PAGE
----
Purpose of review: Triple negative breast cancer (TNBC) is defined by a lack of targets, namely hormone receptor (HR) expression and human epidermal growth factor receptor 2 amplification. Cytotoxic chemotherapy remains the mainstay of treatment. Though TNBC constitutes approximately 10-15% of breast cancer, it is disproportionally lethal, but it is hoped that outcomes will improve as targetable oncogenic drivers are identified.
Recent findings: Translational work in TNBC has focused on subsets defined by defects in homologous recombination repair, immune cell infiltration, or programmed death ligand receptor 1 expression, an over-active phosphoinositide-3 kinase pathway, or expression of androgen receptors. Though not specific to TNBC, the novel cell surface antigen trophoblast antigen 2 has also been identified and successfully targeted. This work has led to Food and Drug Administration approvals for small molecule poly-ADP-ribosyl polymerase inhibitors in patients with deleterious germline mutations in BRCA1 or BRCA2, the combination of nab-paclitaxel with immune checkpoint inhibitor antibodies in the first-line metastatic setting for programmed death ligand receptor 1+ TNBC, and use of the antibody-drug conjugate sacituzumab govitecan in the later-line metastatic setting.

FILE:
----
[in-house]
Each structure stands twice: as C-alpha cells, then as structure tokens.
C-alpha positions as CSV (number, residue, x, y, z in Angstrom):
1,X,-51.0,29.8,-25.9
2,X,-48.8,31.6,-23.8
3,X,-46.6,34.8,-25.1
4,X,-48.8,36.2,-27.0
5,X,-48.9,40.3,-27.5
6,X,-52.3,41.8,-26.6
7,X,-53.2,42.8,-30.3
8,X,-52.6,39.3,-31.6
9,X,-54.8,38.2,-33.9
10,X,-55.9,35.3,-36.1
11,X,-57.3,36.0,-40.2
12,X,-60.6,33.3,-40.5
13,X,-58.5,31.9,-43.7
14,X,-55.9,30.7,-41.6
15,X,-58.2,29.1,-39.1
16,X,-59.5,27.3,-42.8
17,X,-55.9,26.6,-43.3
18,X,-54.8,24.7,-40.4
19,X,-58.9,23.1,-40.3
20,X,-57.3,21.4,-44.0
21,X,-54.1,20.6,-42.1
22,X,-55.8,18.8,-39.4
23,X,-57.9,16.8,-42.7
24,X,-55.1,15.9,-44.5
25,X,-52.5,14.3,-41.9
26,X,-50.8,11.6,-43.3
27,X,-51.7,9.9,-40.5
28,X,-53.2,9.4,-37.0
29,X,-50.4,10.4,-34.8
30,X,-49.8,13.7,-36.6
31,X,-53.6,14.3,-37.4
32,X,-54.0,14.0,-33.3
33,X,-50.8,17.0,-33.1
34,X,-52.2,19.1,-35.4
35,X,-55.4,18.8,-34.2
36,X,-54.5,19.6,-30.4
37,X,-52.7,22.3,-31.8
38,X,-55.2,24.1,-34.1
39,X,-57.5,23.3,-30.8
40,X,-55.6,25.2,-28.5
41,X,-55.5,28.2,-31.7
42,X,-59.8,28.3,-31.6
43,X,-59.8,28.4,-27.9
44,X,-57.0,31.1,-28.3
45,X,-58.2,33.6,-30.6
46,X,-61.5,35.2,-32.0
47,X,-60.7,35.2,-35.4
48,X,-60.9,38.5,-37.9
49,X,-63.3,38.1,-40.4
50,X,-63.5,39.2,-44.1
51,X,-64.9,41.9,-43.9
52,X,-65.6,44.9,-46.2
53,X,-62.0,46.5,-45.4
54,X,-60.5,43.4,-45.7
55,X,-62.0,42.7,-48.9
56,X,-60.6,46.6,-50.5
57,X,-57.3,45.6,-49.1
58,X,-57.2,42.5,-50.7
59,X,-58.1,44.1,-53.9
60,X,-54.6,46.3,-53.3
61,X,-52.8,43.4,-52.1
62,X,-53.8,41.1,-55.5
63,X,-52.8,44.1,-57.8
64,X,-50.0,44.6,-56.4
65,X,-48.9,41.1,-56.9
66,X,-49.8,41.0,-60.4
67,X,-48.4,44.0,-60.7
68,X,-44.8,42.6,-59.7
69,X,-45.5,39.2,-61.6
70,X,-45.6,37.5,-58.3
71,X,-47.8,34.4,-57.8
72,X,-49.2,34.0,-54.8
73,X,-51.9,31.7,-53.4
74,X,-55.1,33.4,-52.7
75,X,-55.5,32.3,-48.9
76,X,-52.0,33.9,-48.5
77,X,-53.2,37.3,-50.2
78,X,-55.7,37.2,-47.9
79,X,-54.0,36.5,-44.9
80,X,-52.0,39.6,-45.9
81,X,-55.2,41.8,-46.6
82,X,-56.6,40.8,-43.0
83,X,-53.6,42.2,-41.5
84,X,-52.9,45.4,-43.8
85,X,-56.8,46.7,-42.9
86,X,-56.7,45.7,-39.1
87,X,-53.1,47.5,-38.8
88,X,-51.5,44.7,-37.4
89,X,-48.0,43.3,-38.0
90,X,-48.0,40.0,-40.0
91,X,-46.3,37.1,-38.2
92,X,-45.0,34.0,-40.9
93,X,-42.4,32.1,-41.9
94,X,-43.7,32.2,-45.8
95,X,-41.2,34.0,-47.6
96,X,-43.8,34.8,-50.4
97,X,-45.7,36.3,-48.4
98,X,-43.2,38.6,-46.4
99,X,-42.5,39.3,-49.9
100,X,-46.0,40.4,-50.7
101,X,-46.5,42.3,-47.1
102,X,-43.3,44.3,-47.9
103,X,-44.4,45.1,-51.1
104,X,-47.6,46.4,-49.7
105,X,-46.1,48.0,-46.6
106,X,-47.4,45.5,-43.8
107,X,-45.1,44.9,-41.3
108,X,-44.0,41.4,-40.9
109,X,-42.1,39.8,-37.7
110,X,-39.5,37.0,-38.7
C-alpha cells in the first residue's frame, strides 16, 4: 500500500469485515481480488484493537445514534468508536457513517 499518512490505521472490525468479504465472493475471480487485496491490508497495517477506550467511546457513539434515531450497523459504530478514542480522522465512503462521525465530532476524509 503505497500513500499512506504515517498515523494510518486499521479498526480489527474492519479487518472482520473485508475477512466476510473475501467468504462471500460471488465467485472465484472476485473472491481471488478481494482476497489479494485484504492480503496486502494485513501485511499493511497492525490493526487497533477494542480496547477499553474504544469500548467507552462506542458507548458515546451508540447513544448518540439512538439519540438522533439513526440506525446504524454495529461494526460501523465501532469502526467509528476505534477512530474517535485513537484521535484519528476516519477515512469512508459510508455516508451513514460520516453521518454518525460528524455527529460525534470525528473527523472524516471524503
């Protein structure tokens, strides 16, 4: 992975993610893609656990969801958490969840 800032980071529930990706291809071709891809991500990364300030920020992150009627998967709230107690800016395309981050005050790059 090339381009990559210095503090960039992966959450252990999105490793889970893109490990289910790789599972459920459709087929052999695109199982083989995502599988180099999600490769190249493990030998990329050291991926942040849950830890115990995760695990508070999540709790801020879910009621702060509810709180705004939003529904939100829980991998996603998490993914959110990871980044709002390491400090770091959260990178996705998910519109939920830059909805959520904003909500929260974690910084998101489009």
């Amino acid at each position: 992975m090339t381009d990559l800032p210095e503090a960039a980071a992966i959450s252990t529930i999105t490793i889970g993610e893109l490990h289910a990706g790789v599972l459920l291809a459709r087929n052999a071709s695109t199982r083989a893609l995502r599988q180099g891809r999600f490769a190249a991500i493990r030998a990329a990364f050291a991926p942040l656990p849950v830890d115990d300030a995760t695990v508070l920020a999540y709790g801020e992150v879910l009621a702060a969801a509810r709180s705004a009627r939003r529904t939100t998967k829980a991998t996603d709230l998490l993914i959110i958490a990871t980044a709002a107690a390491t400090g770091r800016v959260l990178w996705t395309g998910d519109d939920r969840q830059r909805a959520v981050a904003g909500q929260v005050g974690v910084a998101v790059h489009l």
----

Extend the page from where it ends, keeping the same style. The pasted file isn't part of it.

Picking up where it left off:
Summary: Identification of targetable oncogenic drivers in TNBC is an area of intense cancer biology research, hopefully translating to new therapies and improved outcomes.
Trial registration: ClinicalTrials.gov NCT02574455 NCT03901339.
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